IMHO? There are not many humble opinions on the internet
Every so often, I get on an internet tear. Something perturbs me and I feel the urge to comment on it even though it accomplishes zip. Instead of releasing the frustration and tension, I feel even more frustration and tension for adding my opinion to a cacophony of opinions from others who are also on an internet tear.
Case in point: The Poynter-Romenesko debacle that ended with the early resignation of media blogger Jim Romenesko. I’ve been reading Jim’s posts for years and I feel he was unfairly ‘attacked’ by a member of his own team (supposedly). You can read about it here. If you poke around, you might also see a trail of comments I left behind on Twitter, the Poynter website, and the Columbia Journalism Review. Looking back on the last twenty-four hours, I wonder why I would even be tempted to get involved at all. It was a huge waste of my time and I certainly get nothing out of having others read or comment on my thoughts.
That’s the trouble with the internet. Opinions are bad enough when they are thought out but the internet gives us the ability to post these opinions in real time without even thinking them over. I used to write Letters to the Editor until I got so disillusioned with them that I stopped. I was foolish to think sharing an opinion was actually for the common good because most people who read opinions and letters to the editor are not doing so because they want to change things for the better. They just want to have something to get mad about.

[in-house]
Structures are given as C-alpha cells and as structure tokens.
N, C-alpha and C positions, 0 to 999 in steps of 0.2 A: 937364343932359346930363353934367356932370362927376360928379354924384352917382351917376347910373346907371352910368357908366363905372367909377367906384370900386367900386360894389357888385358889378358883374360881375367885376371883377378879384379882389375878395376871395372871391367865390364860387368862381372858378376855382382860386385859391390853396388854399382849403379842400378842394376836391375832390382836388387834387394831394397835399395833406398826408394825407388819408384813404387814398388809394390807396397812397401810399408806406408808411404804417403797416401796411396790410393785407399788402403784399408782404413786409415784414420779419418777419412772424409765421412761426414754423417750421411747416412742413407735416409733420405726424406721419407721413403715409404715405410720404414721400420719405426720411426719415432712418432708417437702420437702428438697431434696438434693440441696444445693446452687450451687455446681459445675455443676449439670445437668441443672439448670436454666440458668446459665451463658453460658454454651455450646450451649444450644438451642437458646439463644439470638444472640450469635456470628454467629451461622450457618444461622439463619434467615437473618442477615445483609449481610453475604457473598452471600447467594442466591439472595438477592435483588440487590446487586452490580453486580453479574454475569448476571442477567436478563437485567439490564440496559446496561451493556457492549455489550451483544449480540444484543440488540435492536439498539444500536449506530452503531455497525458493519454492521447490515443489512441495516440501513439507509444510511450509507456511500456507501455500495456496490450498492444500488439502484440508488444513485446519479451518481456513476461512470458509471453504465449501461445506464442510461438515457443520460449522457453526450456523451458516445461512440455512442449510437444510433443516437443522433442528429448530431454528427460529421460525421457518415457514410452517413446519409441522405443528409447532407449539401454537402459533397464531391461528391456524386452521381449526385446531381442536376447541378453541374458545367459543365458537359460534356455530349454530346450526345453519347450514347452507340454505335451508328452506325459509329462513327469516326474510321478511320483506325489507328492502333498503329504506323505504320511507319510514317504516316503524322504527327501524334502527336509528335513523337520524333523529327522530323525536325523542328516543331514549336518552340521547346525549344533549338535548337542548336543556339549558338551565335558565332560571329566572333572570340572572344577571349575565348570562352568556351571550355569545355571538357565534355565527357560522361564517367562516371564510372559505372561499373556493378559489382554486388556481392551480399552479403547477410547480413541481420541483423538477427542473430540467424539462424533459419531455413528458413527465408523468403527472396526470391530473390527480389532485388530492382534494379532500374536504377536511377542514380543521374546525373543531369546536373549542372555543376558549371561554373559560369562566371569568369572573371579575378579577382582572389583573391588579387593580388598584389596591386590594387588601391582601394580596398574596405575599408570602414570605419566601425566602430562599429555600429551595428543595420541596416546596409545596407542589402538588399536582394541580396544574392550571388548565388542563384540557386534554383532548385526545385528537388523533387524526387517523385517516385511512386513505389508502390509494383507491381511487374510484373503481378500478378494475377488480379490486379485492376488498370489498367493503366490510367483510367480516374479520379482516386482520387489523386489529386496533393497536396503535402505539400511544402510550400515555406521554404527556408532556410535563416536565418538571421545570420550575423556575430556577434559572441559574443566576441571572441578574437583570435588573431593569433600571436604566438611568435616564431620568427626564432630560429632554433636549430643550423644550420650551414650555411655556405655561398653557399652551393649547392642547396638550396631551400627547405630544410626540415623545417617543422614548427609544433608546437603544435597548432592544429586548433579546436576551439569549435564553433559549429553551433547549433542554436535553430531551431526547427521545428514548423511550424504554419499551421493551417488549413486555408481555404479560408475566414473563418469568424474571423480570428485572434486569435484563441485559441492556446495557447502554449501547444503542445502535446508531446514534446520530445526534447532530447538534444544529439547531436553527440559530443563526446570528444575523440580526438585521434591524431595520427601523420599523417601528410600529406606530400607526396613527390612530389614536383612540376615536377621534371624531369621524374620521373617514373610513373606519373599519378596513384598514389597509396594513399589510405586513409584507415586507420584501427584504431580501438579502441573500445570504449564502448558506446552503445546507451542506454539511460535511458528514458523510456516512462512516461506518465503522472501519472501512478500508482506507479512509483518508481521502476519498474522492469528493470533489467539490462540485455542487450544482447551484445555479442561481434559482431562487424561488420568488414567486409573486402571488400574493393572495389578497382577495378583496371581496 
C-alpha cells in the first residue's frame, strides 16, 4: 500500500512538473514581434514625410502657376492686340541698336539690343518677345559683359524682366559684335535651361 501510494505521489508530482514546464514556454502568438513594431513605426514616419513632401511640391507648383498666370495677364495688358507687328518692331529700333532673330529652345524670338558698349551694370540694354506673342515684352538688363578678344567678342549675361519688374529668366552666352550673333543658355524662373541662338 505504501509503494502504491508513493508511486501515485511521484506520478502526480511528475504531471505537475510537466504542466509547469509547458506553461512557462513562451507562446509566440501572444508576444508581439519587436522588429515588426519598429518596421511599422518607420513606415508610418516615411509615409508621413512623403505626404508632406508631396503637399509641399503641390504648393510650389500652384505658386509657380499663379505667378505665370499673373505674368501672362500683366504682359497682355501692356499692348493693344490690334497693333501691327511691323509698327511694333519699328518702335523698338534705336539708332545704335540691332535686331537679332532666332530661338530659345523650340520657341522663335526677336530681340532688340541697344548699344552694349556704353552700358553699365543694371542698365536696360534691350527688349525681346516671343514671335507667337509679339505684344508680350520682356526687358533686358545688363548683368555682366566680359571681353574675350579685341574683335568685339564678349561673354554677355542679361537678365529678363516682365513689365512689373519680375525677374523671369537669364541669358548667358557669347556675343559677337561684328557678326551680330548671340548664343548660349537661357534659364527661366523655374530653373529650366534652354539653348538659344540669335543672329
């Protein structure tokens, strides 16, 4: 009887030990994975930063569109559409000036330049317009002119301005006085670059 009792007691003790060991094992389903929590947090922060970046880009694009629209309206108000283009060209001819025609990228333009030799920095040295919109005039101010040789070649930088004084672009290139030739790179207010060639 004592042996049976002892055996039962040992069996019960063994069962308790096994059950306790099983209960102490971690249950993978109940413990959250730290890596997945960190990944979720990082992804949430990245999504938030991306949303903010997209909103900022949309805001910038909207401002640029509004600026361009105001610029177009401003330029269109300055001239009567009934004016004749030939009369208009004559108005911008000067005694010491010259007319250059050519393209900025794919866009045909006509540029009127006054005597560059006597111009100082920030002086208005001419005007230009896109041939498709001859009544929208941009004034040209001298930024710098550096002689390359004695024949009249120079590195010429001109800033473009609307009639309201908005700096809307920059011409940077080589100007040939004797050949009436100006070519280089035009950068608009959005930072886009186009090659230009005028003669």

I even posted several links to Facebook on the whole debacle. I was outraged over the treatment of Jim Romenesko and posted the story to a group of people who don’t even know who Jim Romenesko is. What a waste of bandwidth. When it comes to information overload, I am part of the problem.
In looking back on my Facebook and Twitter posts from the last week, I also let some comments fly about Penn State and the Conrad Murray trial. Why do I care? Don’t I have more important things happening in my personal life that I should be doing rather than writing about news stories that have absolutely nothing to do with me?
I believe that part of the problem is that Twitter, Facebook, and even blogging pressures us to post “universal ideas” for the masses rather than just focusing on the smaller sphere around us that is our day to day life. Should I write locally about what is happening in my community and leave the big news stories for CNN and the such or should I just use the internet as an online journal of sorts and only tell my own personal stories?
Won’t it get old if all I write about is a reflection of who I am and those close to me who are important? I’m certain it won’t be that entertaining and there is also the fact that personal writing might make me confront things that I am not completely comfortable sharing.
Also, there is the chance that I will just reveal to the world that I live quite the boring life. I didn’t achieve and maintain my status as the Foursquare mayor of Walmart by living some sort of glamorous life.
It’s days like this when I step back and reevaluate. Oddly, I feel much better sitting here tonight and writing all of this for myself than I did sitting here last night and posting my opinion on sites for someone else to judge.
Maybe Robert Browning was writing about the internet when he wrote “Less is more”.